Could a new generation of autonomous "dendrones" spot seed trees and transmit their GPS co-ordinates to seed collectors? Or could they collect seeds themselves with robotic arms? How about aerial seeding by drones or even auto-weeding? Could drones be programmed to spray a non-residual, systemic herbicide on weeds, without harming young trees?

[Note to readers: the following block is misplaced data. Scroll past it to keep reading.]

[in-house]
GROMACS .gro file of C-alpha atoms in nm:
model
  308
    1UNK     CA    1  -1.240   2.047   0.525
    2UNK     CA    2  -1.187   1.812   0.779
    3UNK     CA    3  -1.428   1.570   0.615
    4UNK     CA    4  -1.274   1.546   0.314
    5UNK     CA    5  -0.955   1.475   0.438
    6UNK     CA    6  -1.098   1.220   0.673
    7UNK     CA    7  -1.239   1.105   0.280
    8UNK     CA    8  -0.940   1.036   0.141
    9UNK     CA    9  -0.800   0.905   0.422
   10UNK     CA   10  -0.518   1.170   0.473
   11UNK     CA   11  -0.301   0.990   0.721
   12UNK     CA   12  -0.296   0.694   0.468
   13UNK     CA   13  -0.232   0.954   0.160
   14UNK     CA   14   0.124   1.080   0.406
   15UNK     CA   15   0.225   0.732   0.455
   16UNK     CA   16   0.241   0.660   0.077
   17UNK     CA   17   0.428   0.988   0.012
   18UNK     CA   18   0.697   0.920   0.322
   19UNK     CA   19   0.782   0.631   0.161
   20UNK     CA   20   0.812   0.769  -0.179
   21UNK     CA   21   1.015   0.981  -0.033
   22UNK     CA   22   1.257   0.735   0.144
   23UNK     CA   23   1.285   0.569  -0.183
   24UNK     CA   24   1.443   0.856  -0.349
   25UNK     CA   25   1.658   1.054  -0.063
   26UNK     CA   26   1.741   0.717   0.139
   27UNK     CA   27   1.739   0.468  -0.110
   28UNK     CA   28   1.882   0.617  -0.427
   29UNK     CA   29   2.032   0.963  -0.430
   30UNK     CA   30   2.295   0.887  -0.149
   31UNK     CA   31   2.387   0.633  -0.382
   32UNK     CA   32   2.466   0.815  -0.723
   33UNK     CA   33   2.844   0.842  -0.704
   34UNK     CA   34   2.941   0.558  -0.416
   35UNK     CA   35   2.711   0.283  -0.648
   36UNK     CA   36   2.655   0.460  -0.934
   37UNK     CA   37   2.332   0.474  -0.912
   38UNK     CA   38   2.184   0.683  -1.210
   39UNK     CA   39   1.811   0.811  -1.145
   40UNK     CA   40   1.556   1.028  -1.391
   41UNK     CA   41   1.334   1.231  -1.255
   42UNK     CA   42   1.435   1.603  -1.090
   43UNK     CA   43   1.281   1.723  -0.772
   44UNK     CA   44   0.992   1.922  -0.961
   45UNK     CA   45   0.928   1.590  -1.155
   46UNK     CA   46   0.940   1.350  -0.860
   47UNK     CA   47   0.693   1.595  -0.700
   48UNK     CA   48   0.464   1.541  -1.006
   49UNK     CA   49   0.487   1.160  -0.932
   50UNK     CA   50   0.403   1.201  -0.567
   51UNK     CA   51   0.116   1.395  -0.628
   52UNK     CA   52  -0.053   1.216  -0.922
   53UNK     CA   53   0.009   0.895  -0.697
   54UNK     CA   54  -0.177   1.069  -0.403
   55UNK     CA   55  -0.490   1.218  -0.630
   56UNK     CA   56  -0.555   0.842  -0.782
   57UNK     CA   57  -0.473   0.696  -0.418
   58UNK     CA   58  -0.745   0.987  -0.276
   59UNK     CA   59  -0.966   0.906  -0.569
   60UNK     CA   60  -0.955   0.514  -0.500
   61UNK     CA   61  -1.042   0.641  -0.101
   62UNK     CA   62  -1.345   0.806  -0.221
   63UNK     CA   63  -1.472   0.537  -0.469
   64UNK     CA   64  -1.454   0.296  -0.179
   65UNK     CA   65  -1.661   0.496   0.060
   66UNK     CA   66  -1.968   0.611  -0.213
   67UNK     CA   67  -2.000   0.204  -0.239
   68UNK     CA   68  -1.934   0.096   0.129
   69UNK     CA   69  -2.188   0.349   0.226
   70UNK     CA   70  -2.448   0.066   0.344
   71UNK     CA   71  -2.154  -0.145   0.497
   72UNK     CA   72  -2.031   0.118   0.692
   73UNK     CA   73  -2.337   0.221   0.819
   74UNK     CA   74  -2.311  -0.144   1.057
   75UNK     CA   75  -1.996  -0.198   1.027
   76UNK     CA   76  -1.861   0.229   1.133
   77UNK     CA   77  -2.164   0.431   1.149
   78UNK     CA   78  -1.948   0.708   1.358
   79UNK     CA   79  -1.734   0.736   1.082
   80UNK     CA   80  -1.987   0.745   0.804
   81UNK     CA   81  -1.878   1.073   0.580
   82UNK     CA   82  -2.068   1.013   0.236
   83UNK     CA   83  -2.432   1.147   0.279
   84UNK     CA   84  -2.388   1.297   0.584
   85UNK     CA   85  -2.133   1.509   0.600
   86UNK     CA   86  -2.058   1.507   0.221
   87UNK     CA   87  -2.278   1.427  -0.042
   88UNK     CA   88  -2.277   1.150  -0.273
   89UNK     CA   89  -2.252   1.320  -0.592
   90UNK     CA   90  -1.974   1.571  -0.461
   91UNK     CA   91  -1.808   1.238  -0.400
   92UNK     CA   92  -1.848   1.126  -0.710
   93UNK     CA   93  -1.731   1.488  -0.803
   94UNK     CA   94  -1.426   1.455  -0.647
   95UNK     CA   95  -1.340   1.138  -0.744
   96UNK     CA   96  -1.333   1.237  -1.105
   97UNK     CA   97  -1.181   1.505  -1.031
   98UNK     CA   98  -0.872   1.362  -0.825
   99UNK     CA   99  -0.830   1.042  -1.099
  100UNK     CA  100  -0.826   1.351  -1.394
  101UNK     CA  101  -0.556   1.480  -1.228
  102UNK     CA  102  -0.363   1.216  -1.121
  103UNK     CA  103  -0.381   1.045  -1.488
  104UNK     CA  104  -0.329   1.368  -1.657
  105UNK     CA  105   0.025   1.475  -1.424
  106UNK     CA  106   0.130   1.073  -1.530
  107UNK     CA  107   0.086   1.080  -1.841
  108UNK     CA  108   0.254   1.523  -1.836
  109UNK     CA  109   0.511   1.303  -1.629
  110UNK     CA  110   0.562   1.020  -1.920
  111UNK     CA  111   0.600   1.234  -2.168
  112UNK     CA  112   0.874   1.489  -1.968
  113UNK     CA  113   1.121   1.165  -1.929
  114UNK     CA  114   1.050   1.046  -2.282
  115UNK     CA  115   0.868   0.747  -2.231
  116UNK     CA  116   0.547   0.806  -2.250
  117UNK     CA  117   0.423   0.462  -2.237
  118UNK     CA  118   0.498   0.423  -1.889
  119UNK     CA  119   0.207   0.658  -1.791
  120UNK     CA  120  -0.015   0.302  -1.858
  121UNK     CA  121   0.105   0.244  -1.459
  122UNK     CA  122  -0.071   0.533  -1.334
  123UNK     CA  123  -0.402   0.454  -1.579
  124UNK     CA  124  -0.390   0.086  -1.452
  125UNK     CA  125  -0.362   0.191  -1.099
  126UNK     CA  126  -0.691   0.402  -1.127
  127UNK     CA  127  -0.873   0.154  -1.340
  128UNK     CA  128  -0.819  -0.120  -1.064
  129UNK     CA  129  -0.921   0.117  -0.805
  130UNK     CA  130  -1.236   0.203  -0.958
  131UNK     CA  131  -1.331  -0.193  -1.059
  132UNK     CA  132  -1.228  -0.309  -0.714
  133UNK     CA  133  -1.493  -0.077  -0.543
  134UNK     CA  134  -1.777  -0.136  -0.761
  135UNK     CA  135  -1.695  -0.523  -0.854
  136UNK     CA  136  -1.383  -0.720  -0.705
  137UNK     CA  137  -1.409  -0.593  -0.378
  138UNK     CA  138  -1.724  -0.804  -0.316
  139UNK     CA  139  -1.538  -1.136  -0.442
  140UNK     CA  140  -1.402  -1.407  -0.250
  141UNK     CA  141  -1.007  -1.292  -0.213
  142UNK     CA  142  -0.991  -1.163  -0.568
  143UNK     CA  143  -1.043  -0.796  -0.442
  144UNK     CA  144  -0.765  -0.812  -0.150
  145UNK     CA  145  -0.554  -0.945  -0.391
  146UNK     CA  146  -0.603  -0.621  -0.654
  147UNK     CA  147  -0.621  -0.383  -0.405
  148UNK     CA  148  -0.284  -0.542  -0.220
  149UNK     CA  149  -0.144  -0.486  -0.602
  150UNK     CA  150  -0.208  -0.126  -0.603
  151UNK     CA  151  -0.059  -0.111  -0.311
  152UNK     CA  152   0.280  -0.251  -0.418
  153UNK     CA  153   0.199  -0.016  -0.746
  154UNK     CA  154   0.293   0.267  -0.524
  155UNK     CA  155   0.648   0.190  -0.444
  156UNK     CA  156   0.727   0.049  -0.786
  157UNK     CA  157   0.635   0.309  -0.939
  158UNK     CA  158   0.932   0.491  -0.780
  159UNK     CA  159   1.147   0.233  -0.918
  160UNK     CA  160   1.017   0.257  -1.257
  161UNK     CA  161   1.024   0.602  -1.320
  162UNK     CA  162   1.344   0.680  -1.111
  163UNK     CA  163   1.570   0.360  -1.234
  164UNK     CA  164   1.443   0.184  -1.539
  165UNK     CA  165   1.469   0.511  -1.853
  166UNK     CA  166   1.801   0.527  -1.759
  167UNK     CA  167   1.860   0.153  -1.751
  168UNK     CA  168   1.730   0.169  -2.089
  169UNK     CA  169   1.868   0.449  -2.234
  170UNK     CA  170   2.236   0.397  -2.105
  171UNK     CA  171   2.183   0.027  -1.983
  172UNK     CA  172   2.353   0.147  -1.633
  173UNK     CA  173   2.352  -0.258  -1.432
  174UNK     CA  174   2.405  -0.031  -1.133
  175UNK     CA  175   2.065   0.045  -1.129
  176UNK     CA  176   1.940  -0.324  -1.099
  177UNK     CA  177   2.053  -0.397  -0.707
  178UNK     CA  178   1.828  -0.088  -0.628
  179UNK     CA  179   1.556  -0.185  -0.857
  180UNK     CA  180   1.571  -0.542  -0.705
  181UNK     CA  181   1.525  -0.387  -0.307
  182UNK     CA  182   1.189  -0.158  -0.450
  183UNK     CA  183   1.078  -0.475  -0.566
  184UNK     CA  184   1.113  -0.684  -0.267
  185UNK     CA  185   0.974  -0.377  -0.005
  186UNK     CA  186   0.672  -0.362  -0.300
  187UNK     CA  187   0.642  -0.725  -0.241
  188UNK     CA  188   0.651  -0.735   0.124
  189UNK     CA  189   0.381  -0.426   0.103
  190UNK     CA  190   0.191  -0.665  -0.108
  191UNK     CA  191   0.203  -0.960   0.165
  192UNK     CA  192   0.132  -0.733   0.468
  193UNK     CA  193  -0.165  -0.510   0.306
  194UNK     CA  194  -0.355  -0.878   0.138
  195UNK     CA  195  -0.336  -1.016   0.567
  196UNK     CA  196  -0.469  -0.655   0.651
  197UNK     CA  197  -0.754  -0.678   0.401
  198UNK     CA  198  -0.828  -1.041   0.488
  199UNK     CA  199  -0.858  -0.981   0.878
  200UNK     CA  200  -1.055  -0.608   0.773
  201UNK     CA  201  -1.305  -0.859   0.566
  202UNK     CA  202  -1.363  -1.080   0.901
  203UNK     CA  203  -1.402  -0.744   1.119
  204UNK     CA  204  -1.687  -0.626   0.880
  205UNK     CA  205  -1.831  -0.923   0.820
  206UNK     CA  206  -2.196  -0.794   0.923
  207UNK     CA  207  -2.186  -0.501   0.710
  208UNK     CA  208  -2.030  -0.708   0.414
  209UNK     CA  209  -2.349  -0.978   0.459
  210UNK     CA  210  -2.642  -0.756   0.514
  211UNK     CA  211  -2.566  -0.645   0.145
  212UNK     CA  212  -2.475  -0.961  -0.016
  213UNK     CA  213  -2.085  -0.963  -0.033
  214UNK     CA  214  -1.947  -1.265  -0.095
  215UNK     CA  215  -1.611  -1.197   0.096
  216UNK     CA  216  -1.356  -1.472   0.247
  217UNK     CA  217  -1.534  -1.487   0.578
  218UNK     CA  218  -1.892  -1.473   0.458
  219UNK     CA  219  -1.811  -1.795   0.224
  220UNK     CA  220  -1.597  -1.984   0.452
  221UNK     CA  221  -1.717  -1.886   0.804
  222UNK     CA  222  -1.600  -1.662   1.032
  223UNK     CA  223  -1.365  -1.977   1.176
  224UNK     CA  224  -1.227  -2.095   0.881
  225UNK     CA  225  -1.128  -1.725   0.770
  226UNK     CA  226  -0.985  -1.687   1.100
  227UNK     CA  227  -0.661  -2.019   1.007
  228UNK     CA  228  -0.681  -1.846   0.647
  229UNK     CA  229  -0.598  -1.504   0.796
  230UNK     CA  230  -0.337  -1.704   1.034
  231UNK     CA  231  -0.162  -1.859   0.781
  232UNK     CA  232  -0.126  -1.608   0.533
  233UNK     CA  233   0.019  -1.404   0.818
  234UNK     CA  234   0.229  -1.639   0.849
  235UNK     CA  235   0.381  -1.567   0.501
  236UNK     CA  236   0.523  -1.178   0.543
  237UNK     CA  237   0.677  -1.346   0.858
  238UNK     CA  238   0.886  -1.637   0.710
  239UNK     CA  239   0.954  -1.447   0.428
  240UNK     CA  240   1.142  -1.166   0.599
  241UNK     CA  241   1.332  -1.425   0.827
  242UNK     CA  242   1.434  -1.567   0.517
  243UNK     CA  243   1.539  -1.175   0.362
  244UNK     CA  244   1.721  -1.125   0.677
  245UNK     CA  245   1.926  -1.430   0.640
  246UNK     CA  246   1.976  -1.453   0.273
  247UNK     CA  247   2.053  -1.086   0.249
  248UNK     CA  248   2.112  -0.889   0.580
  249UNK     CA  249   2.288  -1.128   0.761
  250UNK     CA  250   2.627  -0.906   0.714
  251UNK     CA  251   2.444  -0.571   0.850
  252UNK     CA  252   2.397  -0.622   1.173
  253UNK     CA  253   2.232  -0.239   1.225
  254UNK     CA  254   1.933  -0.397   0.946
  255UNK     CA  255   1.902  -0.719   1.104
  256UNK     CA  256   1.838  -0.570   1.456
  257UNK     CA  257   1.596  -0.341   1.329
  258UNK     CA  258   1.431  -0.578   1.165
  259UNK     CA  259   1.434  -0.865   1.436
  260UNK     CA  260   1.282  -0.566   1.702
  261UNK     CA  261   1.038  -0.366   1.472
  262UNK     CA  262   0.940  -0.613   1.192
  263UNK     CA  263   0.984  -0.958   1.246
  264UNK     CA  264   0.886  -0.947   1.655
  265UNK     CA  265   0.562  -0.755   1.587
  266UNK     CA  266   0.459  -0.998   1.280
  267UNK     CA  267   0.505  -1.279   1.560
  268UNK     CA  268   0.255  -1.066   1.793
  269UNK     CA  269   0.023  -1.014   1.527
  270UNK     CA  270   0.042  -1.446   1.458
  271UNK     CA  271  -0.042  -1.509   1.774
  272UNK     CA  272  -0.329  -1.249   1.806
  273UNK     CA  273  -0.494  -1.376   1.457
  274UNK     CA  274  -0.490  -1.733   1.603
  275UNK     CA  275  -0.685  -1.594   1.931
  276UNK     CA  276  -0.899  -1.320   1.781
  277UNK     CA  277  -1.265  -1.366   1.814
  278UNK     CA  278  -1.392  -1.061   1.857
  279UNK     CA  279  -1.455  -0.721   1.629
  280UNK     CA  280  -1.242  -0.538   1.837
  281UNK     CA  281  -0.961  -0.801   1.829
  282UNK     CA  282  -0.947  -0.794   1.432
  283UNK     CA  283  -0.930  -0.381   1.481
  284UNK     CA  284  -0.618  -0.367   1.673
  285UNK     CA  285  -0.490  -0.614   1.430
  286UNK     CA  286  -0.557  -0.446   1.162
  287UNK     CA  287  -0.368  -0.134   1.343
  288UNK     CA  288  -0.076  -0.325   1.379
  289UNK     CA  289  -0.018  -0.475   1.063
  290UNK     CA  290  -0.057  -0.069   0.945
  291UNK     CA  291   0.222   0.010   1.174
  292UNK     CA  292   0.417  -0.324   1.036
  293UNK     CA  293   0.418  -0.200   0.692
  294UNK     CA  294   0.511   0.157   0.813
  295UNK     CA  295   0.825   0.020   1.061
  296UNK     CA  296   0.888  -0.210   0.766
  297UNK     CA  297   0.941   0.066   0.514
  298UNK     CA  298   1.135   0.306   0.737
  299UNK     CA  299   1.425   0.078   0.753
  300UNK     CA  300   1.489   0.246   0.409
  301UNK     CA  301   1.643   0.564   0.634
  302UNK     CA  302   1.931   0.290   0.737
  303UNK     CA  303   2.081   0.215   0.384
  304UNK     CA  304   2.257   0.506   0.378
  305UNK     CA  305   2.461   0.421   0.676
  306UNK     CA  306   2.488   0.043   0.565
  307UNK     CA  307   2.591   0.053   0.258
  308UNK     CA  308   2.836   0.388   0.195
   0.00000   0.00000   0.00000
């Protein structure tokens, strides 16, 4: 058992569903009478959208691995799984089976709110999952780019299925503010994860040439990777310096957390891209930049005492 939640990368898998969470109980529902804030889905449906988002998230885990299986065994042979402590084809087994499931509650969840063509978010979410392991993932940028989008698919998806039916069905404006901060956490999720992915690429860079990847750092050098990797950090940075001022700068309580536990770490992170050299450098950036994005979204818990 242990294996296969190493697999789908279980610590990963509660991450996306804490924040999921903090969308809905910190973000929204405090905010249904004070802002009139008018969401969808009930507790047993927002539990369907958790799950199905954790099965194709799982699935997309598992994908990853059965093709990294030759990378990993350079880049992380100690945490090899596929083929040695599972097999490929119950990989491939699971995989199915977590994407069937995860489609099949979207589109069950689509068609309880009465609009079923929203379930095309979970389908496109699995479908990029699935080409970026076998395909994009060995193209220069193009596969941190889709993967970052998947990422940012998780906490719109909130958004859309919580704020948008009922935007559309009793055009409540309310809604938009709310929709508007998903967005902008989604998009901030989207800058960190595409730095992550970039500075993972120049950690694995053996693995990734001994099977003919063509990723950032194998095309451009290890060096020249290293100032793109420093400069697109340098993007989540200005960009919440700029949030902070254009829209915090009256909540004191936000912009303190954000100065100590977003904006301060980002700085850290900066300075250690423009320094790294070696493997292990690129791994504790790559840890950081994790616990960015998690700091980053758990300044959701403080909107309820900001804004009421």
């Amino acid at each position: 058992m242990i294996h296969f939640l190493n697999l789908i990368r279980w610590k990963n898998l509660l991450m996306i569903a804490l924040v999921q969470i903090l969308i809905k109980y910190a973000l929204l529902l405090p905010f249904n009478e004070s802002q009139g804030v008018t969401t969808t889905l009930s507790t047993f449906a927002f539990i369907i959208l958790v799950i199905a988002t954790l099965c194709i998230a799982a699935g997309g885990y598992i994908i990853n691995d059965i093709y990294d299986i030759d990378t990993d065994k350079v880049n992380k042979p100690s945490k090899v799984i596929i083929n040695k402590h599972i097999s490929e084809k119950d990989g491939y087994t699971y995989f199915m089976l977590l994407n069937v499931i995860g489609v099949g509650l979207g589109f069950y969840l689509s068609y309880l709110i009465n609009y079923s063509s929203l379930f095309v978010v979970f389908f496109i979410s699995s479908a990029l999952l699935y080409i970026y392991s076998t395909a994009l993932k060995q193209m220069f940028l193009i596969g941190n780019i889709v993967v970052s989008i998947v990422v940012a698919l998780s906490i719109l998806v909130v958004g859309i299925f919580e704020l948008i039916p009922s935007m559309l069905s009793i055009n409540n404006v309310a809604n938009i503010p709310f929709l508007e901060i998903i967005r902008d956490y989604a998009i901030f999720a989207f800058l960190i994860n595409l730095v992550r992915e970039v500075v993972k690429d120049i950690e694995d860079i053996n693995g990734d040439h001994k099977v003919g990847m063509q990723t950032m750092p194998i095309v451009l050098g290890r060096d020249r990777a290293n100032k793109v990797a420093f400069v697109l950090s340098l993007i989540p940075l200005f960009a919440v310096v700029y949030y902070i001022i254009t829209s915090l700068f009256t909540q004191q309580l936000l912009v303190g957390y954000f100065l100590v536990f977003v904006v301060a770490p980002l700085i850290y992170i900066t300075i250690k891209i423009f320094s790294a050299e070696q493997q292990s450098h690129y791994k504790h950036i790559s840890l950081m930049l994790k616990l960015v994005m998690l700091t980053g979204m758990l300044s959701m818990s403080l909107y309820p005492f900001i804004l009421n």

Those and other cutting-edge technological solutions will be presented by a panel of expert and their possible employment for forest restoration will be evaluated during the first workshop on Automated Forest Restoration that will take place in Chiang Mai (North Thailand). The event is hosted by the Forest Restoration Research Unit (FORRU-CMU) of the Science Faculty of the University of Chiang Mai, who carry out research to develop efficient methods to restore tropical forest ecosystems for biodiversity conservation, environmental protection and carbon storage.
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